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There’s More Cheating Going on in Sustainability Than You Think

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When it comes to sustainability, some companies are making fabric out of discarded orange peels to curb impact and find uses for waste, and others are making denim the traditional way, sticking a “waterless” label on it and shipping it as sustainable when it’s nothing of the sort.

That was the sobering reality Edward Hertzman, Sourcing Journal founder and publisher delivered at the recent Textile Exchange Sustainability Conference in Washington, D.C.

[Read more about what happened at Textile Exchange: Pivot or Die: The Megatrends That Will Capsize Your Supply Chain if You’re Not Paying Attention]

In Bangladesh, one factory—with no advanced machinery or technologies—was producing waterless denim for a major brand, Hertzman said. When prompted about how it was possible for that product to be coming out of that factory, the factory executive said, “We just put the label on it and ship it.”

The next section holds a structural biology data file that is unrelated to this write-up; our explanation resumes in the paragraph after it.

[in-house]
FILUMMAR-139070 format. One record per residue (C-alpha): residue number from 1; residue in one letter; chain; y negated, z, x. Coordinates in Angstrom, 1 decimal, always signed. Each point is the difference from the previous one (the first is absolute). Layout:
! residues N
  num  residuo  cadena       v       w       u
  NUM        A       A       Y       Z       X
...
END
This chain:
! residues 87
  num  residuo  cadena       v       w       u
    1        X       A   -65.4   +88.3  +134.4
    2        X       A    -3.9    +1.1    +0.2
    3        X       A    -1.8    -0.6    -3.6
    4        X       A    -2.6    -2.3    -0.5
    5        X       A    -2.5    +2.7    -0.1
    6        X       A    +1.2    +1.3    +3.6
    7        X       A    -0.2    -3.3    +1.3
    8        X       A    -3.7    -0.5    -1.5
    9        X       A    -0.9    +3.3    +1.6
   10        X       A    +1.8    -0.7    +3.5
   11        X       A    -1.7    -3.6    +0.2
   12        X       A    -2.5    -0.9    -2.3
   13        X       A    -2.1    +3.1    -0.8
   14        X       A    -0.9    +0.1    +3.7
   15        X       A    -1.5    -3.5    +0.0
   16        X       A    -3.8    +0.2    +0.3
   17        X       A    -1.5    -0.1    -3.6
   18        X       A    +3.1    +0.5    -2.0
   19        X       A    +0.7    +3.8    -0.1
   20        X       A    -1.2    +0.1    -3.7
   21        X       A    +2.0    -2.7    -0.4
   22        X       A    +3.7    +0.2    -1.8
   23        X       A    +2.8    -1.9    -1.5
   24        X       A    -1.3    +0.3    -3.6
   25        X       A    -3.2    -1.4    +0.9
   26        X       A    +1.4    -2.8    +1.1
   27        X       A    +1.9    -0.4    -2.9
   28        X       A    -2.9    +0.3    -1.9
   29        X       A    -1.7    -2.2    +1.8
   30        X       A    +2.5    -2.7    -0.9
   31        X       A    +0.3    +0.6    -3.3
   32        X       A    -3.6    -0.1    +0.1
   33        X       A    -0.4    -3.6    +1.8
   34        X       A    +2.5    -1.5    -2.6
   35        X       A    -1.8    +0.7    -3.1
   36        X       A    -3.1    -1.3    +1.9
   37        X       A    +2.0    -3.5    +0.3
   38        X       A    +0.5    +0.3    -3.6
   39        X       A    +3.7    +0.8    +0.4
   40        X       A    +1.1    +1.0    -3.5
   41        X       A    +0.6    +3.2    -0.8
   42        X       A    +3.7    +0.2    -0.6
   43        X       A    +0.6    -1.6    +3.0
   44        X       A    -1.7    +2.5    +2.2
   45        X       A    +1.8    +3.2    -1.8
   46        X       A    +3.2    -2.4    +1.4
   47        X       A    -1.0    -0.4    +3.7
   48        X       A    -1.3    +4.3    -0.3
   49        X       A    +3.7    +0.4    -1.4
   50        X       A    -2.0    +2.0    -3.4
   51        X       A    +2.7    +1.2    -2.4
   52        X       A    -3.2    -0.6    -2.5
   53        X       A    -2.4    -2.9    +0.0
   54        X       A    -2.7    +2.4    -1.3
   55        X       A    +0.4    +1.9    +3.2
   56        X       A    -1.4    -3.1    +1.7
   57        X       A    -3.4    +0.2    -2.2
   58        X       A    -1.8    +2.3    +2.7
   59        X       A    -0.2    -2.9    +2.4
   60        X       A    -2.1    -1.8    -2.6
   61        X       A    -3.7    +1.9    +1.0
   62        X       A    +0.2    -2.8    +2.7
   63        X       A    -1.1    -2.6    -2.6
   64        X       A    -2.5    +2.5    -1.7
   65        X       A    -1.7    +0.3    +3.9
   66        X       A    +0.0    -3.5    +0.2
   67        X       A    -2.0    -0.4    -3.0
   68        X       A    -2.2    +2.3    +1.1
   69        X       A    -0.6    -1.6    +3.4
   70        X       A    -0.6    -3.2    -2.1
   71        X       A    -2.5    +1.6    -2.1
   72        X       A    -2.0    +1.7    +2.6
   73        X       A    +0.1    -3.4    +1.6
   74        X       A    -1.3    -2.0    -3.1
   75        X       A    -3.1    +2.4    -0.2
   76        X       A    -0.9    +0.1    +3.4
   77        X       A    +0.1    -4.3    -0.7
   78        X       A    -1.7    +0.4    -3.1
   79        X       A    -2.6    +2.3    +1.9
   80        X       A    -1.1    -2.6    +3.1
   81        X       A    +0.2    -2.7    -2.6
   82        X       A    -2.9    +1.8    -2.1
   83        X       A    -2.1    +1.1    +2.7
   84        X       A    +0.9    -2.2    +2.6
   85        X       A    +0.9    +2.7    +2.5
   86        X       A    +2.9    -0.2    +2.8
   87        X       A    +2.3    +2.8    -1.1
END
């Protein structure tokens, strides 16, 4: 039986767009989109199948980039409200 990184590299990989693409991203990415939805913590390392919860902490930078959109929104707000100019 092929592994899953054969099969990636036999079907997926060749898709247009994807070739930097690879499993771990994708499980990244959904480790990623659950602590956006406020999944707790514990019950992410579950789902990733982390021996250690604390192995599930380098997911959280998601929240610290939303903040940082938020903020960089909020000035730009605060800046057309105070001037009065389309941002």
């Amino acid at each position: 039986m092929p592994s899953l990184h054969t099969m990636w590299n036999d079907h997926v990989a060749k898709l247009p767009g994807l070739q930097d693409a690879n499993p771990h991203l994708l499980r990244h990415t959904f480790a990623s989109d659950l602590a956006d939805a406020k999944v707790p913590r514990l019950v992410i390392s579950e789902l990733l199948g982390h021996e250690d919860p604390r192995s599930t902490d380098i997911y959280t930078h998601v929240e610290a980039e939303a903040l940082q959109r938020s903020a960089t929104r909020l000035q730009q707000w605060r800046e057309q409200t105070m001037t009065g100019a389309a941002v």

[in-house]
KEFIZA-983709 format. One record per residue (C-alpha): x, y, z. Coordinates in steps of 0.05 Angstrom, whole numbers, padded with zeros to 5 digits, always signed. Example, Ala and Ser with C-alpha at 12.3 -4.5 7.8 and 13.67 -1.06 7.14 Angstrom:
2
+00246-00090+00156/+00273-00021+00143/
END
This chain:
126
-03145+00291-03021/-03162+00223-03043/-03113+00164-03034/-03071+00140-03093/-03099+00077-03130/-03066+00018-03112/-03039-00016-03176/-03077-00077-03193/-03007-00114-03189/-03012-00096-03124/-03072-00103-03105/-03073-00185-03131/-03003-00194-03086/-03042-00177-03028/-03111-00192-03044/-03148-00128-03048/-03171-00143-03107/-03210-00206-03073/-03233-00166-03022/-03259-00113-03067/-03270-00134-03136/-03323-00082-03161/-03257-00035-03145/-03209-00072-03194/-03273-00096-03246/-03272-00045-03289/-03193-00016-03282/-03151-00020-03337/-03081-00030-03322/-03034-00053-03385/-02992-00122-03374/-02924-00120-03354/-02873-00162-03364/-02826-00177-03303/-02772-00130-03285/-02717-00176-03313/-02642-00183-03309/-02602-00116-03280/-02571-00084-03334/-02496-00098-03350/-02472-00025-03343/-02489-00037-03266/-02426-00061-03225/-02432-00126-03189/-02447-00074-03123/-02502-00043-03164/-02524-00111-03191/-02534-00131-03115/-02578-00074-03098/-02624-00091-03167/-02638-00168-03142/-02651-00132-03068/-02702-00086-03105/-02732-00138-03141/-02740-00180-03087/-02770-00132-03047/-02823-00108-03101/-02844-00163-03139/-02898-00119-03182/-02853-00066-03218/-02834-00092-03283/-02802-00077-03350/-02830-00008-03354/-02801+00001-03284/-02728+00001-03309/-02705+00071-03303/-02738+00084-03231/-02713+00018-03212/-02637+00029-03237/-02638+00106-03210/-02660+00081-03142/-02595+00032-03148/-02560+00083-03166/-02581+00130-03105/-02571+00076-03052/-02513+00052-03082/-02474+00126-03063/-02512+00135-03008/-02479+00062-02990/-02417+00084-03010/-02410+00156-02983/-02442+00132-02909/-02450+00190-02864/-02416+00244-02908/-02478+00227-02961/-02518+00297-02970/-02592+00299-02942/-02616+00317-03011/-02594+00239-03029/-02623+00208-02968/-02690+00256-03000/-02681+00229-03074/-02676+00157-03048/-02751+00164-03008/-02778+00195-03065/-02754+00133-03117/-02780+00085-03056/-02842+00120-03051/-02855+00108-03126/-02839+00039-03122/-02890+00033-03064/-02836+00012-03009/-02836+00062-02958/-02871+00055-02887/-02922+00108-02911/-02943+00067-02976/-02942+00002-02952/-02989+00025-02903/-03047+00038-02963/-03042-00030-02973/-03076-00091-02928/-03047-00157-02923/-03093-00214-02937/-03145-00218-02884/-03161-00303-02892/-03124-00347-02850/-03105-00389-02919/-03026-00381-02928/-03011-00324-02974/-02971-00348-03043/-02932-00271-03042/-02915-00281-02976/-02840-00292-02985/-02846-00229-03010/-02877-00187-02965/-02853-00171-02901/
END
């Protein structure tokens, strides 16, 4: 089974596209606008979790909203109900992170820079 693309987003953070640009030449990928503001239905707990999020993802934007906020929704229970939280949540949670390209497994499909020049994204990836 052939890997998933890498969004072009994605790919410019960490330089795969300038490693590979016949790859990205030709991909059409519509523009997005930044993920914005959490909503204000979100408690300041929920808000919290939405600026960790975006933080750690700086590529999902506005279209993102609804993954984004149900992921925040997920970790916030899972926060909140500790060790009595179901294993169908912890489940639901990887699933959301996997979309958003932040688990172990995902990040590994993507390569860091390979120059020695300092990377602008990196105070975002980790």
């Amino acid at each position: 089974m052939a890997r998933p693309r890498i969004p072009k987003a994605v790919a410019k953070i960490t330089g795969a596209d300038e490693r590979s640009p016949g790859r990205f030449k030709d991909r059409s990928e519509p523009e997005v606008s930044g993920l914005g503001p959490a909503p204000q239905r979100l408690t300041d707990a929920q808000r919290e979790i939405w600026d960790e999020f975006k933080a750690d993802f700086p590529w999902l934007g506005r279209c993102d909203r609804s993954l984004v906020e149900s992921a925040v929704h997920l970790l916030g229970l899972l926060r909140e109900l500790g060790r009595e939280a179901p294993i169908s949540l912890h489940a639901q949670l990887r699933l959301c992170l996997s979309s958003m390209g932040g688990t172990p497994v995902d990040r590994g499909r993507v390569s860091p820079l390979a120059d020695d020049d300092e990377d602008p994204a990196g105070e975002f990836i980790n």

In China, one factory producing for a so-dubbed sustainable brand sold in stores like Whole Foods and Nordstrom and managed by an agent in Hong Kong, provided no transaction certificates or other proof that it was producing the product with organic cotton. When prompted about how they are sure the factory is supplying organic cotton, the agent said, “Well, because we asked them to make it with that.”

“It would be safe to say that what they have is not organic,” Hertzman said. And he added, “When I go to a factory and I see them just putting a label on that says waterless, it undermines the whole process.”

For brands like Coyuchi, that have built their businesses based on sustainable materials and practices, facts like this are grating.